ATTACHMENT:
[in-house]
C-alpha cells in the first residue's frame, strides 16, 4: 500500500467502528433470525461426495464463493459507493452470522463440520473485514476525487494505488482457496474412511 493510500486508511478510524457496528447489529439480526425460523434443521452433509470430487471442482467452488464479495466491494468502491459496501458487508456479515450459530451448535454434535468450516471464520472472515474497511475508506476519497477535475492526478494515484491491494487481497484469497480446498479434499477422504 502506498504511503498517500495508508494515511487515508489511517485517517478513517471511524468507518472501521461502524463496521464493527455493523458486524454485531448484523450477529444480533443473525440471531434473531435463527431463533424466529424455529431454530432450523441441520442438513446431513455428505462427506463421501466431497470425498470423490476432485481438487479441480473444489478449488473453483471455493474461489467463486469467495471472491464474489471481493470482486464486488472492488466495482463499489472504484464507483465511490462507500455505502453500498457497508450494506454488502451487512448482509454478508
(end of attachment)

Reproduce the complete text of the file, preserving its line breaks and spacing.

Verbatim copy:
[in-house]
C-alpha cells in the first residue's frame, strides 16, 4: 500500500467502528433470525461426495464463493459507493452470522463440520473485514476525487494505488482457496474412511 493510500486508511478510524457496528447489529439480526425460523434443521452433509470430487471442482467452488464479495466491494468502491459496501458487508456479515450459530451448535454434535468450516471464520472472515474497511475508506476519497477535475492526478494515484491491494487481497484469497480446498479434499477422504 502506498504511503498517500495508508494515511487515508489511517485517517478513517471511524468507518472501521461502524463496521464493527455493523458486524454485531448484523450477529444480533443473525440471531434473531435463527431463533424466529424455529431454530432450523441441520442438513446431513455428505462427506463421501466431497470425498470423490476432485481438487479441480473444489478449488473453483471455493474461489467463486469467495471472491464474489471481493470482486464486488472492488466495482463499489472504484464507483465511490462507500455505502453500498457497508450494506454488502451487512448482509454478508